Workforce reform across Australia
The most recent national review to achieve educational excellence in Australian schools through early childhood interventions has identified workforce reforms as a priority for the sector. In particular, a focus on workforce development is recommended.
That’s a recognition of the fact that better outcomes for sector workers (job continuity, remuneration, career progression, etc.) have consistently been associated with positive outcomes for children’s development, the welfare of families and future economic prosperity.
Improving outcomes for ECEC workers is key to improving the overall quality of early education.
The sector is expected to continue adapting as reforms and recommendations are being implemented to improve the quality of education and the quality of the workforce.
Increasing demand for qualifications that prioritise soft skills
Over 57% of employees say they hire workers with Certificate III or higher VET qualifications because those qualifications provide the skills required for the job. They also meet sector standards, or legislative requirements.
SkillsIQ’s 2020 Future Skills Survey, in addition to consultation with sector stakeholders, has revealed that the top five short-to-medium term skills considered extremely important across the ECEC sector include:
- Capacity to learn
- Resilience or stress tolerance
- Emotional intelligence.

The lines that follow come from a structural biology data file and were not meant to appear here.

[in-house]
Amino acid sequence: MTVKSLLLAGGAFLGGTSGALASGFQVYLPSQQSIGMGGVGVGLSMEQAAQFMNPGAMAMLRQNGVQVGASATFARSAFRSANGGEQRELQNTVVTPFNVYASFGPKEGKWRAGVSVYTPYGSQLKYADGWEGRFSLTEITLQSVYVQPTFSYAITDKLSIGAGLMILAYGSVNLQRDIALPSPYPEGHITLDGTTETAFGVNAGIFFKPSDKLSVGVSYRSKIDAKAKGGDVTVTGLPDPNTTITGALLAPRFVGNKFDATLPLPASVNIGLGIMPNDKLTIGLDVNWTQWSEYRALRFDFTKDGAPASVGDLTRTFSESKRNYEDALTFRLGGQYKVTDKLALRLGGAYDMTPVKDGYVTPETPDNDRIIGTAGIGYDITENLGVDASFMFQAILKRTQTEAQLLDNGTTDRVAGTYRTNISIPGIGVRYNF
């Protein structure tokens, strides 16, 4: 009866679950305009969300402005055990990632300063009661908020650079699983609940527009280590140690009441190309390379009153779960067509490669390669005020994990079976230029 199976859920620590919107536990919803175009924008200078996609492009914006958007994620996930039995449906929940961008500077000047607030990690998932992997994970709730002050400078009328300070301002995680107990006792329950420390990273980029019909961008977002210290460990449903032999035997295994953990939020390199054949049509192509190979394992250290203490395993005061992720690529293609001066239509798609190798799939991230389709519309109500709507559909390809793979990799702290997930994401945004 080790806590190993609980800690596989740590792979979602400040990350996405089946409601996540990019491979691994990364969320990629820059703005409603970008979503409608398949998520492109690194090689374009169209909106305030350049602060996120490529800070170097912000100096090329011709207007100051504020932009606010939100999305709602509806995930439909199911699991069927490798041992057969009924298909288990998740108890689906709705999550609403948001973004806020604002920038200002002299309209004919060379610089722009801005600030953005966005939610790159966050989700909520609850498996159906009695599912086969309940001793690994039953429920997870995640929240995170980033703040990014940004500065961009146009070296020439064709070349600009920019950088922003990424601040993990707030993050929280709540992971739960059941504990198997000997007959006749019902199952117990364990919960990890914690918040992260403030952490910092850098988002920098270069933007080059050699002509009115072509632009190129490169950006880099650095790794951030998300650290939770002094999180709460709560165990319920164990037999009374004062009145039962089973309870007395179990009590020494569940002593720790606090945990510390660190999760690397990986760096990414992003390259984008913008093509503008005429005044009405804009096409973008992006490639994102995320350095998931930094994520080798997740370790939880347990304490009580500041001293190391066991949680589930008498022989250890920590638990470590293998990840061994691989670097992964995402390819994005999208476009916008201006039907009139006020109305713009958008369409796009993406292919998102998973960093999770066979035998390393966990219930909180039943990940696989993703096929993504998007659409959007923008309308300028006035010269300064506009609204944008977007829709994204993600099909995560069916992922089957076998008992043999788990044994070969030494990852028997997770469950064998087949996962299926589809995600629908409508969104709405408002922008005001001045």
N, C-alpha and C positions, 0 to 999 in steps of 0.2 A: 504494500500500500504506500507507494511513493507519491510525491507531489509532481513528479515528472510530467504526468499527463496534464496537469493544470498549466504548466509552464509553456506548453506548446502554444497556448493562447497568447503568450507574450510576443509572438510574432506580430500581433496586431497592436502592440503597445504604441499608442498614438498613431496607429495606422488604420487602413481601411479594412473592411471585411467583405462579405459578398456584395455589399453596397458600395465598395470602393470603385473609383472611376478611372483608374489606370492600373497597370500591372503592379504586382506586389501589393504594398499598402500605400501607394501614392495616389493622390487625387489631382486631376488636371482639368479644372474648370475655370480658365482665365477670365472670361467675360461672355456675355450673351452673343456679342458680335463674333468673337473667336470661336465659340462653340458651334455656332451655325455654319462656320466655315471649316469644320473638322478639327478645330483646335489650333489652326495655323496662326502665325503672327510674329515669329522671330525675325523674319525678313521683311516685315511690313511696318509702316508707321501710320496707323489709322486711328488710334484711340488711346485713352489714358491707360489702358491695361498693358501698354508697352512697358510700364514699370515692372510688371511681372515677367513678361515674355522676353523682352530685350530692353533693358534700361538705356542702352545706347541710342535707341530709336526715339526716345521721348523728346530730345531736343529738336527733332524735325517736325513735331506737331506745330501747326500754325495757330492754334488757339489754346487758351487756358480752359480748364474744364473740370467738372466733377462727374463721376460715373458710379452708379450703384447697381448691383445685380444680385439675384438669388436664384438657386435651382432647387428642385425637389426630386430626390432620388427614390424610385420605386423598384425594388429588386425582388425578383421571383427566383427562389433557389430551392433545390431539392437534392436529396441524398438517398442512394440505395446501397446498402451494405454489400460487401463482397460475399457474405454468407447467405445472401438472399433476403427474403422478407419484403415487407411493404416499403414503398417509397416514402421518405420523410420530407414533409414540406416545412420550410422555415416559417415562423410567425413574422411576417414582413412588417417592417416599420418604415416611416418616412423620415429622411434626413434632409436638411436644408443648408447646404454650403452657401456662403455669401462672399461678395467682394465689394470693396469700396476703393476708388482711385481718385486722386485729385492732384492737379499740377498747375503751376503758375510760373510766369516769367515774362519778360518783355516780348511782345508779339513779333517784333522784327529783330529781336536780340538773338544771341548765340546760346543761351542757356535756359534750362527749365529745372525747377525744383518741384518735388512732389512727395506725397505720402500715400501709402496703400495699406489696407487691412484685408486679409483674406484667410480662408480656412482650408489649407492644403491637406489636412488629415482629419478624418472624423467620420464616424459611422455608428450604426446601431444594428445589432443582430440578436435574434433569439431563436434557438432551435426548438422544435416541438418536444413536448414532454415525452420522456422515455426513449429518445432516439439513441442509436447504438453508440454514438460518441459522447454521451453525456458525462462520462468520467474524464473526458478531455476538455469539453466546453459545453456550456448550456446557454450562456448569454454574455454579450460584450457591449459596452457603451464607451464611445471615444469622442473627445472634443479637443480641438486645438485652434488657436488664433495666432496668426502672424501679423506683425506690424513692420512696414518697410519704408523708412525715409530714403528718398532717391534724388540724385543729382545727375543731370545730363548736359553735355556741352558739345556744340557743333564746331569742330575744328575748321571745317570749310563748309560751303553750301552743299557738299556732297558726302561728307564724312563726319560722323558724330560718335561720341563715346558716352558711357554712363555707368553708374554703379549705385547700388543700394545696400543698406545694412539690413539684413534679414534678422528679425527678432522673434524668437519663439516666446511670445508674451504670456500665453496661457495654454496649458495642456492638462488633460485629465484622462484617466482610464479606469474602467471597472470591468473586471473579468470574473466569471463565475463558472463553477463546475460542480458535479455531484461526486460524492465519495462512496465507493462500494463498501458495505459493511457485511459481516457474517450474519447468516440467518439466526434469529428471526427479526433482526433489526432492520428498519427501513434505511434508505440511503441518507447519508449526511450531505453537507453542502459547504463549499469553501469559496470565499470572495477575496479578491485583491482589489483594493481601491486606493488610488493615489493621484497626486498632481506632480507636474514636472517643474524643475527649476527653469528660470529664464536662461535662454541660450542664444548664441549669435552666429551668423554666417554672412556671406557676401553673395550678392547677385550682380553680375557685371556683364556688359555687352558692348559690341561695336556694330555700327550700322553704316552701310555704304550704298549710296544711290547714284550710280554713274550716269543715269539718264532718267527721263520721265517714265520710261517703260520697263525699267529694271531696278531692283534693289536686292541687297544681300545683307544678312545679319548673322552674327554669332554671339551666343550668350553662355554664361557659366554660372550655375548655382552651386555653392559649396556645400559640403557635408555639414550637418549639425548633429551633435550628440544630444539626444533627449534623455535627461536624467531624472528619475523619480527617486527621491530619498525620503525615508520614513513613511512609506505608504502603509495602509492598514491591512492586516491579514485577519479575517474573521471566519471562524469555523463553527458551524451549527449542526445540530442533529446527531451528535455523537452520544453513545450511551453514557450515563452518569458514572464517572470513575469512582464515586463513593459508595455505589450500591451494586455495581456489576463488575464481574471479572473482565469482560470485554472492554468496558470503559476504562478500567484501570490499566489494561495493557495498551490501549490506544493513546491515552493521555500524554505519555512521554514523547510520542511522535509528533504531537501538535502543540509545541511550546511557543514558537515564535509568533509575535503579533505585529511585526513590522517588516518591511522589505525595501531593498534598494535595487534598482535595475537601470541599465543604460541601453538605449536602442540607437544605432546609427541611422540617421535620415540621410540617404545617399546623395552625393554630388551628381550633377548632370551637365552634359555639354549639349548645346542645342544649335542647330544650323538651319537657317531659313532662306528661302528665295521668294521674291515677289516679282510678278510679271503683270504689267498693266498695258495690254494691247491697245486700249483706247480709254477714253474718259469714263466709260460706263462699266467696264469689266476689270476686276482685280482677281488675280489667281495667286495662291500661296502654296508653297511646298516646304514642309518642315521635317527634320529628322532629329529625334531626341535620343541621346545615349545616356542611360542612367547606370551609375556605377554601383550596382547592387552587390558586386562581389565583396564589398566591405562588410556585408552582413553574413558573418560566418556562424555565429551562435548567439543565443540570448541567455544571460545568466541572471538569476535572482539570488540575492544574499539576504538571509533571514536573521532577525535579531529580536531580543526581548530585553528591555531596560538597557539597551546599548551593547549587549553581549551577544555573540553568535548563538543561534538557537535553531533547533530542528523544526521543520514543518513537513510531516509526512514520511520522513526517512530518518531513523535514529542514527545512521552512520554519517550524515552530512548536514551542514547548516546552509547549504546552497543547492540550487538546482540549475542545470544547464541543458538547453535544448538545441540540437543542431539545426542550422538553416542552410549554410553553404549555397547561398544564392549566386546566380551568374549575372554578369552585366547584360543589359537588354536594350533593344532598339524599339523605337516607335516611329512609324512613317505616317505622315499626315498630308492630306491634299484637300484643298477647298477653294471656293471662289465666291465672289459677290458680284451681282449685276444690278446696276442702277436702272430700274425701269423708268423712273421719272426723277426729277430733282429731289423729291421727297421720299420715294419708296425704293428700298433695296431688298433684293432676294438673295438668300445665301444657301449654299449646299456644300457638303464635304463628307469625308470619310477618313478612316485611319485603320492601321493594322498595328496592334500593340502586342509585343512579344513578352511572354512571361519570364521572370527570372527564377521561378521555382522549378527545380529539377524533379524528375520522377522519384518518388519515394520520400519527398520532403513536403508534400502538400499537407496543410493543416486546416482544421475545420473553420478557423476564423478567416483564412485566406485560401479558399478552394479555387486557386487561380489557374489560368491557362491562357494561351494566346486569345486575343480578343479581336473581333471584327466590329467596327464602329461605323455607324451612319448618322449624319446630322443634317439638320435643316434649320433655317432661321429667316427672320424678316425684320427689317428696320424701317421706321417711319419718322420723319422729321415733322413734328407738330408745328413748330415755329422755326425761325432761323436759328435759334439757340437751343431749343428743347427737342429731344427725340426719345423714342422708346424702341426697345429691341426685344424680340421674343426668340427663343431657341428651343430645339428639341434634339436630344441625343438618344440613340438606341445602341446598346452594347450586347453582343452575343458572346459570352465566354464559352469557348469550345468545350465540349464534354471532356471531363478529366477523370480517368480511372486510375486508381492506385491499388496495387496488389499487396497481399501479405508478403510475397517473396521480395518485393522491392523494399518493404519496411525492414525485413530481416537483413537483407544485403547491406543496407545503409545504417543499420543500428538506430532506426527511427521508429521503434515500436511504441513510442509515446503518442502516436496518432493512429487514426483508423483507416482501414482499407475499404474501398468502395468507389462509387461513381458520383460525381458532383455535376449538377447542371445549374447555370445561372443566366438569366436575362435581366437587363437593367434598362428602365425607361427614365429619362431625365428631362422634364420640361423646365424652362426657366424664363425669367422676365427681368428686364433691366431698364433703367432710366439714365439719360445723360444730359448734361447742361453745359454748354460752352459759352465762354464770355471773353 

Selmar’s approach to learning has a strong emphasis on these soft skills. Our courses are developed in close consultation with the sector, and we support each learner to develop and enhance the skills that will allow them to make a contribution, and have a satisfying career path.
(CHC30121) Certificate III in Early Childhood Education and Care
The Certificate III in Early Childhood Education and Care is the entry level pre-requisite qualification to work in the early childhood education sector. This qualification covers the fundamentals of early childhood development, education and care and gives graduates the skills, knowledge and experience to plan activities to promote children’s learning through play.
(CHC50121) Diploma of Early Childhood Education and Care
The Diploma of Early Childhood Education and Care is a highly sought after qualification within the sector. Upon completion, graduates will have the skills and knowledge to become a lead educator in the delivery of early childhood education programs for children in centre-based and family day cares.
(CHC62015) Advanced Diploma of Community Sector Management
The Advanced Diploma of Community Sector Management is a senior management level qualification designed for leaders in the Health and Community sectors including the Early Childhood Education sector.
The sector has been evolving over time in response to key reviews and emerging research that position it as a pillar of an effective and healthy society. A skilled, engaged and professional early childhood workforce is critical to positive life trajectories for children, as well as broader economic and social productivity.
There has never been a better time to choose a career in early childhood education and care.